Magazine article The American Prospect

The DLC Flunks Politics 101: Why Democrats Need Their Base-As Well as Swing Voters. (Gazette)

Magazine article The American Prospect

The DLC Flunks Politics 101: Why Democrats Need Their Base-As Well as Swing Voters. (Gazette)

Article excerpt

DEMOCRATS HAVE A PENCHANT for circular firing squads, particularly in the wake of electoral defeat. Once more, a first salvo has come from the Democratic Leadership Council (DLC), which has made its name sniping at other Democrats. In a confidential memorandum on the "Road Ahead," the DLC's Al From and Bruce Reed surveyed the 2002 election and decided--why does this not surprise?--that the party's problems are being "too liberal" and focusing too much on its base at the expense of the "forgotten middle class." Its salvation can only come by lurching to the right, particularly by being tougher than Bush on terrorism and Iraq.

The memo is a virtual recipe for defeat, a clear example of the thinking Democrats must shun if they are to revive. There should be no confusion about why Democrats lost ground in an agonizingly close 2002 election. Led by the president, who raised record sums and personally drove the late surge, Republicans ran a ruthlessly efficient campaign. The White House rolled out the Iraq debate to define an election about national security. Republicans shamelessly dressed themselves up as reformers on the domestic issues--prescription drugs, corporate accountability, Social Security--that they feared would be most damaging. They mobilized millions via independent ads, used to blur party differences and paid for by corporate allies. And they poured resources into getting out their vote, using an institutional capacity that far outstrips anything on the Democratic side.

Contrary to the DLC, Democrats did not counter this onslaught with a campaign focused on their base. Leaders hardly had a national message at all. They recruited anti-choice, pro-gun candidates for swing, conservative districts. They chose to stand with Bush on terrorism and Iraq because they didn't want to argue about national security. They failed to offer their own economic plan, instead carping about risks of recession. Senators in contested races even embraced the Bush tax cuts. The Senate majority was too divided to embrace real corporate accountability or pension reform, or even to pass a prescription-drug plan. Defense of Social Security was the oasis in an otherwise barren desert.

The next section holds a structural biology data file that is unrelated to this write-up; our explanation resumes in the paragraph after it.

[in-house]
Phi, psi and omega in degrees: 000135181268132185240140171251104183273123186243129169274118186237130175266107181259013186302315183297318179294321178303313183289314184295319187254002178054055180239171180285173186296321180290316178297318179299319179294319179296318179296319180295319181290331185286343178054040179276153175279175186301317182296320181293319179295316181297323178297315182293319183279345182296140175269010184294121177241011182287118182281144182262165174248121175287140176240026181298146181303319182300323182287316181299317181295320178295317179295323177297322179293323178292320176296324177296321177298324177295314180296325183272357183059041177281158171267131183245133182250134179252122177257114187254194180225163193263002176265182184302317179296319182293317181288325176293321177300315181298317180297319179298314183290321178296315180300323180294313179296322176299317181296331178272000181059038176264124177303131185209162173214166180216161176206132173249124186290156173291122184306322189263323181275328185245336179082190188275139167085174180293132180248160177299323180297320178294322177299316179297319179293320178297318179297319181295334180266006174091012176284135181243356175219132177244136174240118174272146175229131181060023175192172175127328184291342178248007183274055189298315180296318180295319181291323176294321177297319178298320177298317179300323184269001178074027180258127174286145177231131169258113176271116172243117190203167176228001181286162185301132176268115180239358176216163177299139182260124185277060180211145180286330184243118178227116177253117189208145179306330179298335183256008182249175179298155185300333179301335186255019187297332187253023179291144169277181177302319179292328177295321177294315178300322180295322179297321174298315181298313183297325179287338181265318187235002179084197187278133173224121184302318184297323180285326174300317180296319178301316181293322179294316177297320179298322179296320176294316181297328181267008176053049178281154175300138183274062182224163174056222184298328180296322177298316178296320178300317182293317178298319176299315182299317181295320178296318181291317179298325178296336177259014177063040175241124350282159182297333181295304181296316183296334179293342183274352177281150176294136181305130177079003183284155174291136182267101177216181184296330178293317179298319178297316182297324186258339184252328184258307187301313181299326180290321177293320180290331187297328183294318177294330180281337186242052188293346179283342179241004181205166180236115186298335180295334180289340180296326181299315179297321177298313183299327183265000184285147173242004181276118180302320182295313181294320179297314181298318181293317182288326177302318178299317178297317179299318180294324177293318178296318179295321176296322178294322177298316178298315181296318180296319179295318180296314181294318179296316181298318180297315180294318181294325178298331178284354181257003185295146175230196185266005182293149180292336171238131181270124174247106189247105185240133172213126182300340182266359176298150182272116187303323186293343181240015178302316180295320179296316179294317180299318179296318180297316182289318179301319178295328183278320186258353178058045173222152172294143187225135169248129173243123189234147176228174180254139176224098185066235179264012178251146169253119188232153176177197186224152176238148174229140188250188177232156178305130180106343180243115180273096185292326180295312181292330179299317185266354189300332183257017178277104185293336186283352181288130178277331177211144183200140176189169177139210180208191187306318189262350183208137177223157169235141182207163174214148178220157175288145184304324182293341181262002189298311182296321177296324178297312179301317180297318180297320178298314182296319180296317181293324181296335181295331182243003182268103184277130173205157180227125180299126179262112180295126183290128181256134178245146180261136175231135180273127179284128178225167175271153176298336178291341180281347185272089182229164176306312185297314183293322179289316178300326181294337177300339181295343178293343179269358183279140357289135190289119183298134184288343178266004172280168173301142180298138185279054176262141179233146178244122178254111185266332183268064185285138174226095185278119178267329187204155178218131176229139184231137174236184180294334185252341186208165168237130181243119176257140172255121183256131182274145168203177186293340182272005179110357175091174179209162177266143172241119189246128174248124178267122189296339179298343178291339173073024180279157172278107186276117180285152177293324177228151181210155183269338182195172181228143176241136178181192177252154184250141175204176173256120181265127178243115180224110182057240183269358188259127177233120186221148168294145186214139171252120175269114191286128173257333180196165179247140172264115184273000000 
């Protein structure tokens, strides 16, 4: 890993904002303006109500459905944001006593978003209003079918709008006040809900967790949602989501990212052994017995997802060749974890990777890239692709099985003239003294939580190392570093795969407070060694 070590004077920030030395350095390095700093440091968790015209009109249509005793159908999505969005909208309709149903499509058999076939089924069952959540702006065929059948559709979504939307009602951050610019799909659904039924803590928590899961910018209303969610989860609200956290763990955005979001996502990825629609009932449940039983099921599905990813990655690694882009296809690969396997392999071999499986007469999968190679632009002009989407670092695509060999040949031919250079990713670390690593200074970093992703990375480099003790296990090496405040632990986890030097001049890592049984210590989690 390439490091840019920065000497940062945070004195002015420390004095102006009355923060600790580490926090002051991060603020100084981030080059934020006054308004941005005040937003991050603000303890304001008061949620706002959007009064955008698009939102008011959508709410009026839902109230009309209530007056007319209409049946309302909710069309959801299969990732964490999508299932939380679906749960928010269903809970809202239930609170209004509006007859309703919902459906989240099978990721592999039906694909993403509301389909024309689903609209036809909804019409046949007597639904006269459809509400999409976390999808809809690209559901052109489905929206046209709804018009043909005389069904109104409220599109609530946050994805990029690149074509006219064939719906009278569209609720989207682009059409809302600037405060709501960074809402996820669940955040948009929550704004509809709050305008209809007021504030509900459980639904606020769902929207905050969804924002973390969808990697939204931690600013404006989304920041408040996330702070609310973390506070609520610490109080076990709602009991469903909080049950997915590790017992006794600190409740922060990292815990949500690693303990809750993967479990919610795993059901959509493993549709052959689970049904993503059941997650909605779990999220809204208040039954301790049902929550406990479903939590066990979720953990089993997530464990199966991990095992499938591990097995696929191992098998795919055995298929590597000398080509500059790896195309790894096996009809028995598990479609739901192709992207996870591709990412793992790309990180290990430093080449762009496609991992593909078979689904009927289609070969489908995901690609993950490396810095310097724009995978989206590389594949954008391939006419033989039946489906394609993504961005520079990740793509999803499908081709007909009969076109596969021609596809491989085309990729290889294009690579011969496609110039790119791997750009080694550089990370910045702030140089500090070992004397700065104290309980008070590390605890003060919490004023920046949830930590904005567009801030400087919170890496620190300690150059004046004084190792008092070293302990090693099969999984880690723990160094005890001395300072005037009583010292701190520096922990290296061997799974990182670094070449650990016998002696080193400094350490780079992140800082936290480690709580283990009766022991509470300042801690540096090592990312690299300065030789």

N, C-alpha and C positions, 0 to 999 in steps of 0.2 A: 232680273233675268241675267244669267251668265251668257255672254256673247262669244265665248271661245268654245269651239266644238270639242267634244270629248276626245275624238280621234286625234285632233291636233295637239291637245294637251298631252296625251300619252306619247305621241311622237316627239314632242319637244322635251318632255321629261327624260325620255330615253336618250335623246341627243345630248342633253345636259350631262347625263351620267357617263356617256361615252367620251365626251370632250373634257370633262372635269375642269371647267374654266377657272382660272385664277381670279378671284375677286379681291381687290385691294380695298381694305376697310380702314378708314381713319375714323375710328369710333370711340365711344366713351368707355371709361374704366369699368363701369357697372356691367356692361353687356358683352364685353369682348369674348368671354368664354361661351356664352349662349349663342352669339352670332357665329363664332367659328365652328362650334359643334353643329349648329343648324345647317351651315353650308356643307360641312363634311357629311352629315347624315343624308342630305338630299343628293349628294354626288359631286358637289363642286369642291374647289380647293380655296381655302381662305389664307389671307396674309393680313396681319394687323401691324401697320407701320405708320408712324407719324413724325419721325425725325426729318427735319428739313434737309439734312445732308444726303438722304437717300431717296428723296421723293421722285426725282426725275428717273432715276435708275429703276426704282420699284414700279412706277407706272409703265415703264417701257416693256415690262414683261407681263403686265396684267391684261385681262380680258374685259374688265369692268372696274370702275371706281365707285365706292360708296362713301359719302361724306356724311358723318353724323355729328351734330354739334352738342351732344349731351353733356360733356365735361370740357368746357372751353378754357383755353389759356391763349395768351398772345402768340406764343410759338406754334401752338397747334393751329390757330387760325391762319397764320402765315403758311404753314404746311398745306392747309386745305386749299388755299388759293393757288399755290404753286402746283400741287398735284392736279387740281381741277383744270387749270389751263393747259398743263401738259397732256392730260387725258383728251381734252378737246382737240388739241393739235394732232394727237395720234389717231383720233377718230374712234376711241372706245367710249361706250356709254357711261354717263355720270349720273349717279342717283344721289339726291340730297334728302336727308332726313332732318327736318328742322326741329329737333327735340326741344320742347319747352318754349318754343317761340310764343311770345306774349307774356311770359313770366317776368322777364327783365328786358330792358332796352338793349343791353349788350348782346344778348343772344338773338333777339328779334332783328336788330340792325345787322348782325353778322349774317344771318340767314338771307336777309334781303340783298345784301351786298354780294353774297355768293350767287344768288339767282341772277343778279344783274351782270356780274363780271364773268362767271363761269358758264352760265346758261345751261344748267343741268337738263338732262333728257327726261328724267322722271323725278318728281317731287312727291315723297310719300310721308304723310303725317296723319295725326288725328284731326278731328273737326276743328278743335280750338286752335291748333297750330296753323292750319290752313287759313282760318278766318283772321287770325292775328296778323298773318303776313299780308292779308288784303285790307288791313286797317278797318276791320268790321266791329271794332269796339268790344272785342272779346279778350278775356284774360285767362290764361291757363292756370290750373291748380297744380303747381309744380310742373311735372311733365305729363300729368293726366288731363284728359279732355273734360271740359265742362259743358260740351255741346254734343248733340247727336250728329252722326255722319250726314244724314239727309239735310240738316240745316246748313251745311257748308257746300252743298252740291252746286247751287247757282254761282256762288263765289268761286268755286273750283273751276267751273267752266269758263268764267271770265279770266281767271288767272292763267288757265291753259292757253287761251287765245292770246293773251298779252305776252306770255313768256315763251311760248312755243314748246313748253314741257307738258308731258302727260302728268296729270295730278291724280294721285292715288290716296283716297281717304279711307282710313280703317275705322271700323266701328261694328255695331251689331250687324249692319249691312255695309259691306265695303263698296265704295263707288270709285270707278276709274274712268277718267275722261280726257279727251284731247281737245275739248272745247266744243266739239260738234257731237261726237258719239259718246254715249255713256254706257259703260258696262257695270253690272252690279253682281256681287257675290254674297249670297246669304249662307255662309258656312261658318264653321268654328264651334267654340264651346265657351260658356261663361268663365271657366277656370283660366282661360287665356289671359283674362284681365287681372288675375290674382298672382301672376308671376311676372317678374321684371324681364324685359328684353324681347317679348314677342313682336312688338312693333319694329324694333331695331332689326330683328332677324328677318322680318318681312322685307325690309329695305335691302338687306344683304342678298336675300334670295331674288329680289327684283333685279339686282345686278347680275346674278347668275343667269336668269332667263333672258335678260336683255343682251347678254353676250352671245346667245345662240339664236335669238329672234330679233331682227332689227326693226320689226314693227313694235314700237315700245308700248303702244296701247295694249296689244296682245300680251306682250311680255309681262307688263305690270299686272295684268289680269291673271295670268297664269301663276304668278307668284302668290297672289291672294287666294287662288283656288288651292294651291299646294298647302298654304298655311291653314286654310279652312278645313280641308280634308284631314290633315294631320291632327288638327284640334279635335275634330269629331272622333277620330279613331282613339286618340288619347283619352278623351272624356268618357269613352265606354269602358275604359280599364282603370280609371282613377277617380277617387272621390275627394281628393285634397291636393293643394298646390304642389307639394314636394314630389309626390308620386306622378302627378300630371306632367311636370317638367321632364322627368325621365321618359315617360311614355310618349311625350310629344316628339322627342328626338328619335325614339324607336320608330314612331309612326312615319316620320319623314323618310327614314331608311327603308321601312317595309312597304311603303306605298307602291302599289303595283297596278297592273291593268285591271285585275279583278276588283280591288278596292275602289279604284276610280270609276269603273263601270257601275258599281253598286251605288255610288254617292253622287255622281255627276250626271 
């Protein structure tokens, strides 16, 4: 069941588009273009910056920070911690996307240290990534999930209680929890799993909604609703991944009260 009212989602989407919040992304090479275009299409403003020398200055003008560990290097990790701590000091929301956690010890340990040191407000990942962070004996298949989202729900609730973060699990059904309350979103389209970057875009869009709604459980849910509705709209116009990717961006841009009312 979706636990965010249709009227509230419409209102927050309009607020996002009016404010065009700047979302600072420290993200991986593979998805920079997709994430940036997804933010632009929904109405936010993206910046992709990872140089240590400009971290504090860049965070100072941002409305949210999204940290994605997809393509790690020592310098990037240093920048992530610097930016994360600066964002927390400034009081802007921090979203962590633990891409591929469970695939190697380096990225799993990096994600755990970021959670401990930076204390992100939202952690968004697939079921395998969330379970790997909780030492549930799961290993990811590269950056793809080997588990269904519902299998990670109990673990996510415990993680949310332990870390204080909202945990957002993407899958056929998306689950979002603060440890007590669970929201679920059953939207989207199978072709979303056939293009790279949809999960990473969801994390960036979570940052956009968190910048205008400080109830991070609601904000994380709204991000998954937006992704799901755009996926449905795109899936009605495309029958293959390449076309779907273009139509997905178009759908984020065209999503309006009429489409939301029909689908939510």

From and Reed sensibly indict the party for having had "too little to say and [having] been too timid to say it," and for failing to offer a "coherent plan for economic growth." But they ignore the VLC's own contribution to this failure. Last year, Reed was advising legislators that no big program was needed because Democrats could win just by attacking Republican excesses.

They now criticize the party for blowing the corporate scandals, but this summer From and Sen. Joe Lieberman (D-Conn.) were warning Democrats not to be "too anti-corporate," justifying Lieberman's timidity as chair of the committee investigating Enron.

From and Reed now criticize Democrats for walking into a trap on homeland security, a "phony debate over the makeup of a department that ... isn't enough to ... solve the problem anyway." But they fail to mention that their champion, Lieberman, pushed the idea as a way of looking tough on security.

From and Reed now rebuke Bush's "tax cuts for the rich," but earlier warned against liberal "class warfare." The DLC did join with liberals in opposing the Bush tax cuts. But when conservative Democratic senators embraced the cuts, the DLC's fixation on budget balancing helped leave Democrats tongue-tied.

THE DLC POSTMORTEM READS AS if the authors were frozen in some kind of Groundhog Day circa 1985. Democrats focus too much on their base and have neglected "the forgotten middle class." The supposed progress made under Bill Clinton on values (!) and national security (!) has now been erased. Dems are turning out their faithful but losing the suburbs. "There are more conservatives than liberals ... and more independents than either Republicans or Democrats," so Democrats have to stop catering to their base and focus on swing voters, presumably the white "office-park dads," the most Republican portion of the electorate, that the DLC has touted in past memos. …

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